A Lync Appliance for Enterprises?
It's not just for SMBs; a software appliance can help you scale up from proof of concept to deployment, and can provide other TCO benefits
Recently Brian Riggs explained the benefits of a Lync Appliance for SMBs. We might also ask: Can an appliance also benefit an Enterprise environment?
In the past, enterprises sourced traditional telephony systems through their Telecom departments, while IT departments added value to voice only from an IT perspective--like making business-critical information available to voice systems or reducing cost by adding VPN routing for voice. In parallel, the business units of these enterprises asked for added value to increase revenue and improve customer service, which usually got translated into auto-attendant, web portals or sometimes call center features: More an evolution than a revolution.
Now that Microsoft, with all its marketing power, is pushing Unified Communications (from Lync to Office365 and from Instant Messaging to Collaboration), some businesses are demanding "a revolution" and putting a challenge more directly into the hands of IT departments: Telephony.
So what about a Lync Appliance for Enterprises?
In my opinion, a Lync appliance should at least be a pre-defined and pre-configured Lync deployment with limited impact on other IT resources. There are hardware appliances--combining gateway, server and Lync deployment onto a single box--and there are software appliances that ease the installation process in a virtualization environment. In essence, that is where a traditional Lync rollout differs from a (software) appliance rollout: The appliance approach offers less troubleshooting, quicker ROI, no Active Directory schema changes, and more features that are not available within Lync.
At a large Enterprise customer, one of our partners recently deployed our software appliance. The customer had a need to decrease travel budgets for meetings and they calculated that by using Lync they could cut budgets by double-digit percentages. The challenge: company employees are distributed over 8 Active Directories, with a migration path of several years to get to a single AD. The need to overcome this through additional software and professional services was ruining the business case (money-wise and project time-wise). Therefore, the software appliance deployment, being able to connect to multiple ADs, was beneficial for this enterprise.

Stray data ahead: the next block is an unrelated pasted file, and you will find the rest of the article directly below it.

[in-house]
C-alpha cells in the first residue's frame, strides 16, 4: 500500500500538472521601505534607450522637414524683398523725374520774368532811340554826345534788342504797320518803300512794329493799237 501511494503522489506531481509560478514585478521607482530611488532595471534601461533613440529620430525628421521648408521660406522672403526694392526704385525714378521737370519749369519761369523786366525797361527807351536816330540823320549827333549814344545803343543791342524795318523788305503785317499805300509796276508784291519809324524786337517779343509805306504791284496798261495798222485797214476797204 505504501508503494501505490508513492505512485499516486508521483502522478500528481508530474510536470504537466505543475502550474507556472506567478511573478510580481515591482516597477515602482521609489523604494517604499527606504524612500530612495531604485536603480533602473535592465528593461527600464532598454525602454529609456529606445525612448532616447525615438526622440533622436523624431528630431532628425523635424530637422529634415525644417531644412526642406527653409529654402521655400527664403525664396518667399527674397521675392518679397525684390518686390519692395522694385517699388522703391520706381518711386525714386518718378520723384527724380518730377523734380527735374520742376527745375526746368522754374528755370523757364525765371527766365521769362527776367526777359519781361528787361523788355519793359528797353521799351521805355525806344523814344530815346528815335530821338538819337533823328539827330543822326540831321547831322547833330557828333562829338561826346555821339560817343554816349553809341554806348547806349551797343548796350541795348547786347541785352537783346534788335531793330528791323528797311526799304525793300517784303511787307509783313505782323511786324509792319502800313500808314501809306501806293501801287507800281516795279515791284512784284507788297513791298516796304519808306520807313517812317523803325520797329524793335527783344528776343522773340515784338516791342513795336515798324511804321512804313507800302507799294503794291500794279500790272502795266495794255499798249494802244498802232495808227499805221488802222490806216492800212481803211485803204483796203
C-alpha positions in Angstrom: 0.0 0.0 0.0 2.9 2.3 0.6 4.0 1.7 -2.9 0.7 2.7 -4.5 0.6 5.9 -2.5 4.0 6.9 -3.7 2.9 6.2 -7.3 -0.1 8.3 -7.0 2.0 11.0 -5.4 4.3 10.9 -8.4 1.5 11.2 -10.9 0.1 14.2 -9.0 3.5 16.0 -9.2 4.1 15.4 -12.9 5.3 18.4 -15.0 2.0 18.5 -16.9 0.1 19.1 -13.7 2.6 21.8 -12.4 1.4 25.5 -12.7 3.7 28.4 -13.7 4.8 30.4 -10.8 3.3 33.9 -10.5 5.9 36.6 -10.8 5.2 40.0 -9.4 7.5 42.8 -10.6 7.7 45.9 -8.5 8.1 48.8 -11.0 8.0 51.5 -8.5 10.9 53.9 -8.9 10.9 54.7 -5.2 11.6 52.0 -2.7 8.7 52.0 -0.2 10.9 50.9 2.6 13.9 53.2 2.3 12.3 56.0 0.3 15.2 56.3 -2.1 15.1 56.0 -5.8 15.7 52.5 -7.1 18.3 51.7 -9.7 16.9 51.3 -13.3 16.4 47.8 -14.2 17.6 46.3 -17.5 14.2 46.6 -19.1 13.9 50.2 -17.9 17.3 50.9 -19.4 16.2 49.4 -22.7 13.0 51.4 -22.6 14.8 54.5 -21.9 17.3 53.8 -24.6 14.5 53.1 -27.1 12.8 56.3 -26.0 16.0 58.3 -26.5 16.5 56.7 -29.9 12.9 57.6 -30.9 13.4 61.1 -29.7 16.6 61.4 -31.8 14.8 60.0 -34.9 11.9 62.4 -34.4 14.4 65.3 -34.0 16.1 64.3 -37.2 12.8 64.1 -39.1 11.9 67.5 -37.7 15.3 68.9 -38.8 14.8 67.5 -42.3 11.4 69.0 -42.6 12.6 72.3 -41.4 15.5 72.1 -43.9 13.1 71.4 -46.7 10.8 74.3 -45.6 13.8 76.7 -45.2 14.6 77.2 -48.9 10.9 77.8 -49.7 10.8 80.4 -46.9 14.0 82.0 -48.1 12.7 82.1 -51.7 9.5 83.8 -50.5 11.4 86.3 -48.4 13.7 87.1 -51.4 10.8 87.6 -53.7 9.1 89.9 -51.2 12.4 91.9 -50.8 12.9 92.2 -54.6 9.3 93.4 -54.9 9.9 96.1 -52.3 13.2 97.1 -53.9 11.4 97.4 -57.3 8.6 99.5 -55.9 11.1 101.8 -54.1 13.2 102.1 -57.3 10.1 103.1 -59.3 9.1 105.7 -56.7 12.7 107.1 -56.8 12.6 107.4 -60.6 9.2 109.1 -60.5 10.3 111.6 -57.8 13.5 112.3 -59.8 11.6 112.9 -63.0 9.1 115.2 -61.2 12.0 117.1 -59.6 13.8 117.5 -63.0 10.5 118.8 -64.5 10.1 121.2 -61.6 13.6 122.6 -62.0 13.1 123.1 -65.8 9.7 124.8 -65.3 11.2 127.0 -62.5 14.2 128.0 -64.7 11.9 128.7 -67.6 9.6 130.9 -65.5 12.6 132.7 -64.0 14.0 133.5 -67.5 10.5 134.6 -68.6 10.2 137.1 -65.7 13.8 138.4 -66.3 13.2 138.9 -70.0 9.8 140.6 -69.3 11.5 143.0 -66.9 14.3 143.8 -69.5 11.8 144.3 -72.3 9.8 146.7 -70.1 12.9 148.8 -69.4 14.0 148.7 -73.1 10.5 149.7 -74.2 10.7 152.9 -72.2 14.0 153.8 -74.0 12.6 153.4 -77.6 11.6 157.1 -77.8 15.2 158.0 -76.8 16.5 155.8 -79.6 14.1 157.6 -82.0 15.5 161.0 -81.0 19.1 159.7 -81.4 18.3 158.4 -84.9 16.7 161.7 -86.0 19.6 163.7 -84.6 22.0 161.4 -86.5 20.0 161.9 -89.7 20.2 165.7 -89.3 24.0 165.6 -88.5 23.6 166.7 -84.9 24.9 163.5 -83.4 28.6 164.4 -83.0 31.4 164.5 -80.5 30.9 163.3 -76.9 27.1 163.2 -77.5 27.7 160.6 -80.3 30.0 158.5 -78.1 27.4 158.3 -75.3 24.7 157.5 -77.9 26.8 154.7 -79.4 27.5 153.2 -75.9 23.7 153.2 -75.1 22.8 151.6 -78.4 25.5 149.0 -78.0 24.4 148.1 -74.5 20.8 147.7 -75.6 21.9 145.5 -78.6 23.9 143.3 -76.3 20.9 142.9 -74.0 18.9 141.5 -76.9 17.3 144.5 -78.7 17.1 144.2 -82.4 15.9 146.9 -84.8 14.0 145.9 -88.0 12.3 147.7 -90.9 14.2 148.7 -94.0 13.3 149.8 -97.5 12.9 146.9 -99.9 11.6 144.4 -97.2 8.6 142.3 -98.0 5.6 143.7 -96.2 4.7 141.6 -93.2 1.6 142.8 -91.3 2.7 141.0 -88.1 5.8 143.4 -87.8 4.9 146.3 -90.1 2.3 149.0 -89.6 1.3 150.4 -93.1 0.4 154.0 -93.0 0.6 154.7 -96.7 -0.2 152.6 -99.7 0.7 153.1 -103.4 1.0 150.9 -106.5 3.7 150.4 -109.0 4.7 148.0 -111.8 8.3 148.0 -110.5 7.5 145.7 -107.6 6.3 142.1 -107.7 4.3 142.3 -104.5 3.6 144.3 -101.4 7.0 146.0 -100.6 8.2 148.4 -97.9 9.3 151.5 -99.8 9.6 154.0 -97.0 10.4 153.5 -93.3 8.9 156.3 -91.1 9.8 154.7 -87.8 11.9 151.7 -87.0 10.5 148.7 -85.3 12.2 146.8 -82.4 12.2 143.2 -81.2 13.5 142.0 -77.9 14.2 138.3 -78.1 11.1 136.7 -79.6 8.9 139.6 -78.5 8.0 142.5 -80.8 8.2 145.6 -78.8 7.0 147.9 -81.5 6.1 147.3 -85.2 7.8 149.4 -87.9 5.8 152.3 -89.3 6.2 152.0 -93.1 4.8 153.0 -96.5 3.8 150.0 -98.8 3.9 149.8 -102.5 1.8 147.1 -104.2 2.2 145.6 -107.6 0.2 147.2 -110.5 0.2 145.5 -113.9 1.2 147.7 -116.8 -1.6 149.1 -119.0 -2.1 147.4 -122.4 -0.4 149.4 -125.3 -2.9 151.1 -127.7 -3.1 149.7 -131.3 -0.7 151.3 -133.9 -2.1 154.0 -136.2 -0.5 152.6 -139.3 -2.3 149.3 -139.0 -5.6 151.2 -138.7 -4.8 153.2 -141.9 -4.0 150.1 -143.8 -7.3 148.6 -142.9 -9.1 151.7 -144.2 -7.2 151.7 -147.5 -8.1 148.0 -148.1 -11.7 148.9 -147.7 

Another common scenario in the Lync arena today are Proof of Concepts. However, often forgotten is how to move forward and bring a PoC for Lync into "live" production. To minimize risks and keep away from making changes to the IT infrastructure, many of the standard PoCs are demolished even after a successful introduction and rebuilt from scratch again. Isn't that a waste of effort and money?
Making use of available (software) appliance technology allows you to take it one step further during PoC. Some appliances allow you to migrate servers to other virtual machines, creating a full deployment in your environment. Others allow you to stay away from AD changes and minimize impact. Just as important: Using a PoC platform that can transform into a live operation seamlessly allows you to grow the environment with the needs of the enterprise, rather than trying to roll out a traditional deployment capable of hosting 10.000 users from day one. Also here a (software) appliance has proven to be beneficial for enterprises.
Lync designs usually have a complex enterprise setup, which has a negative effect on the TCO for the years after you go "live" with a Lync deployment. The additional software that can be found in appliances provides additional simplicity for daily maintenance--an important ongoing benefit to an organization seeking to realize a quicker ROI.
It is important to define your objectives with your Microsoft partner so both can scope the project along these objectives. We live in a complex technology world and I believe that this all about the simplification of something complex: that is what enterprises benefit from as much as SMBs.